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St Valentine's Day


by The Rev’d Philip Johnson

I wonder how many people, when going out to buy a bunch of red roses on February 14th, realise they are celebrating a saint’s festival day. It probably isn’t helped by the fact that most retailers and hospitality establishments (pubs & restaurants) advertising this day in order to maximise profit tend to drop the ‘St’ from before valentine’s name. So what does an earlier Christian martyr have to do with the secular festival of courtship and love that it has become today.

First, we probably ought to ask who Valentine was. Actually there are two – both martyred and both celebrated on the same day (Feb 14). One was aRoman priest and doctor, martyred under Claudius II in about 269 on theFlaminian Way, where a basilica was built in his honour in 350. The other was a bishop of Turni who was brought to Rome where he was first tortured and then executed under the direction of Placidus, the ruling Prefect, in about 273.

The origins of the modern Valentine’s Day are probably rooted in theauthor of the Canterbury Tales. In a lesser known work, Parlement of Foules, Chaucer wrote ‘For this was on seynt Volantynys day, Whan euery bryd comyth there to chese his make.’ [For this was on St. Valentine’s Day, when every bird cometh there to choose his mate.] This poem was written by Chaucer to mark the first anniversary of the betrothal of Richard II to Anne of Bohemia – they were both 15 years old! – on the 3rd May 1381.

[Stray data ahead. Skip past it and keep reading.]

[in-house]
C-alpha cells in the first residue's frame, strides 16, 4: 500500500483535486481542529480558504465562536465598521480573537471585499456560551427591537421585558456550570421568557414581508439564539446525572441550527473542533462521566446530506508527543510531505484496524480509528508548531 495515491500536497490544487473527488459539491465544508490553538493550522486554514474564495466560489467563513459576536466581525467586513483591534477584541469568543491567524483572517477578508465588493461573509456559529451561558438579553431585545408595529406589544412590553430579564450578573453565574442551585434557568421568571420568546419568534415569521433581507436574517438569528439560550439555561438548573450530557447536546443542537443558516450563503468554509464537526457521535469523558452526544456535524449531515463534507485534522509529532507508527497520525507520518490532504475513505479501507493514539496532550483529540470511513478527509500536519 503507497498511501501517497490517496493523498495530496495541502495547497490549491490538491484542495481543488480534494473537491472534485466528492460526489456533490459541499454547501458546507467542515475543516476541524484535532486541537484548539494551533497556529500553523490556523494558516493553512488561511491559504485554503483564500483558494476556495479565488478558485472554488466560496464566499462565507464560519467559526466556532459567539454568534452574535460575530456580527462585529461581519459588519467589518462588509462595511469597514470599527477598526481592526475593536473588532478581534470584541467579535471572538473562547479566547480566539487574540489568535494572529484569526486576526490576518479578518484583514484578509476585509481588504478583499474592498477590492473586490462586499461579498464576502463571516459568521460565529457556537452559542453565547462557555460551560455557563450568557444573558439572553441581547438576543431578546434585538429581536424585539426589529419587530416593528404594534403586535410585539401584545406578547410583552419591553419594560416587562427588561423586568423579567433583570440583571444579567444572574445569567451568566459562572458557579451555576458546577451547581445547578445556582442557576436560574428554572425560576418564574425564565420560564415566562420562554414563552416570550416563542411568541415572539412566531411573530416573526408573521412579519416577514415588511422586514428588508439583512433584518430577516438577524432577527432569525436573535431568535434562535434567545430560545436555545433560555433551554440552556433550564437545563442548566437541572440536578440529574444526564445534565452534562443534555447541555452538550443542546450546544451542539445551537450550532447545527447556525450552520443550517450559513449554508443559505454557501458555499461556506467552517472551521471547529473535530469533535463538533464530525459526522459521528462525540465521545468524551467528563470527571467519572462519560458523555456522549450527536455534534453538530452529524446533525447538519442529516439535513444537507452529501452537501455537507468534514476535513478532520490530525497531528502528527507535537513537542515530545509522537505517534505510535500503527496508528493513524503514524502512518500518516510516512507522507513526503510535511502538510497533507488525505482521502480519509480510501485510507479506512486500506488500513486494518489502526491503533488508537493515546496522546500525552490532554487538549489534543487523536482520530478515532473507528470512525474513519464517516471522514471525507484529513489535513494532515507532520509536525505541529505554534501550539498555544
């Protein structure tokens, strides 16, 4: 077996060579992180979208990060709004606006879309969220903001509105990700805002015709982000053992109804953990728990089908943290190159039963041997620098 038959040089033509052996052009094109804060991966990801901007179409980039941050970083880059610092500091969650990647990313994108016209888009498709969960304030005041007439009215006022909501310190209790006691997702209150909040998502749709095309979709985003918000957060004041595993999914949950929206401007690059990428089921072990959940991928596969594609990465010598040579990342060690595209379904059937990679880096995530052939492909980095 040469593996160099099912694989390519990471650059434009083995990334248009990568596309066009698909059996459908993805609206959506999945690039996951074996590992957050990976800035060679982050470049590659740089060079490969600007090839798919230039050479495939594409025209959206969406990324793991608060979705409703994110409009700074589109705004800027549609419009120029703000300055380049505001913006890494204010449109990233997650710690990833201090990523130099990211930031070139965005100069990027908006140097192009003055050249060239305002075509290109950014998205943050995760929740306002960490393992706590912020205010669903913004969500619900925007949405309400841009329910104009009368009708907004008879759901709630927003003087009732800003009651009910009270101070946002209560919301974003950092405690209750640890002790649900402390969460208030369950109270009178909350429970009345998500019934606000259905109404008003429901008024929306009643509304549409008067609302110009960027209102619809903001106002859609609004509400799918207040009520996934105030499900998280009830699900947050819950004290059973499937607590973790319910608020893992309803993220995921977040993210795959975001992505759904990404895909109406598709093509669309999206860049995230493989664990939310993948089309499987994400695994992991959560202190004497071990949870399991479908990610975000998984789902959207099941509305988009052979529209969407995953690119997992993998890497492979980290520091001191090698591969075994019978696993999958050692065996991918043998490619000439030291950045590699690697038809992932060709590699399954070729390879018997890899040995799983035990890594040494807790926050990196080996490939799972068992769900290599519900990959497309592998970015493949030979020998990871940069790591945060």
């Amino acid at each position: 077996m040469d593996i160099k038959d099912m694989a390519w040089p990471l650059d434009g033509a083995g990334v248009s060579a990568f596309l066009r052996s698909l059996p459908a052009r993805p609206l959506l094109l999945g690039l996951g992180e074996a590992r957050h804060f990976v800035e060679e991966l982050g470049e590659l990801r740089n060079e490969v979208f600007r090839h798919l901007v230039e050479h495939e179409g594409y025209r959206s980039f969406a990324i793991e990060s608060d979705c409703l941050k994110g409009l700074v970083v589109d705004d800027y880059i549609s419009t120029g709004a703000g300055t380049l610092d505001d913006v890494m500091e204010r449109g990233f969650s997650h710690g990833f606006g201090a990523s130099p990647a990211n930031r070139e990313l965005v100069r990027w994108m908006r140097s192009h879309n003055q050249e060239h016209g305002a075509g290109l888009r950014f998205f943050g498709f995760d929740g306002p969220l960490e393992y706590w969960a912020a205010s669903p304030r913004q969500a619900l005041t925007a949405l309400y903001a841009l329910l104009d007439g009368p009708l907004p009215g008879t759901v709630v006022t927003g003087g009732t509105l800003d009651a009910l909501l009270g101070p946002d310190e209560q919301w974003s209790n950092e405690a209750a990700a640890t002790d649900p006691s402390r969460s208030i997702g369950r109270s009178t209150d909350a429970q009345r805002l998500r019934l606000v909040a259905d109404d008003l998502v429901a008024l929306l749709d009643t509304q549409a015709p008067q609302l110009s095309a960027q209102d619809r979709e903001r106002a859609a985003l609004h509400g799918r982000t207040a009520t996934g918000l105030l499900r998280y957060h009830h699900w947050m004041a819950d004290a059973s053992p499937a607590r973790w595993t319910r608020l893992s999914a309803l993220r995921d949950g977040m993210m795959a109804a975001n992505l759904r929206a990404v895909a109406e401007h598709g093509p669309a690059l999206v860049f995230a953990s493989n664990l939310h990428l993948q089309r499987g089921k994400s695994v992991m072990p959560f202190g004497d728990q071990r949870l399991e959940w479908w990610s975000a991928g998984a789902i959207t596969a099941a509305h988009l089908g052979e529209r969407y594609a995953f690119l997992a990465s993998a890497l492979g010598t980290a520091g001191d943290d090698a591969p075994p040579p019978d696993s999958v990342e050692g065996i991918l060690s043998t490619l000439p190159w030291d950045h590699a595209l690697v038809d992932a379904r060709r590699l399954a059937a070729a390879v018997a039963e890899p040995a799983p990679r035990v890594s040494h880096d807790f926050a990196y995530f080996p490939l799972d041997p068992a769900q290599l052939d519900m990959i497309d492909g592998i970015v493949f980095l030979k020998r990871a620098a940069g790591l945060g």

However, in the mediaeval church calendar there was a third St Valentine’s Day. May 2nd was the feast day of bishop Valentine of Genoa and it is almost certainly this Valentine’s Day that Chaucer referred to.

The dearth of historical evidence about these various Valentines and thecommercialism that has been increasing since the time of Chaucer has led to the relegation of this feast-day in the modern calendar to something barely noted. It is thought that no British Church has ever been dedicated to St.Valentine and probably never will be. But why should rampant commercialism cause us to neglect these saints. Why were they executed? Because theyrefused to bow down to the idols of their day. So, let’s reclaim St. Valentine’s Day as a Christian feast and remind ourselves that there are things more important than that which the world idolises.

Happy St. Valentine’s Day

Fr. Philip

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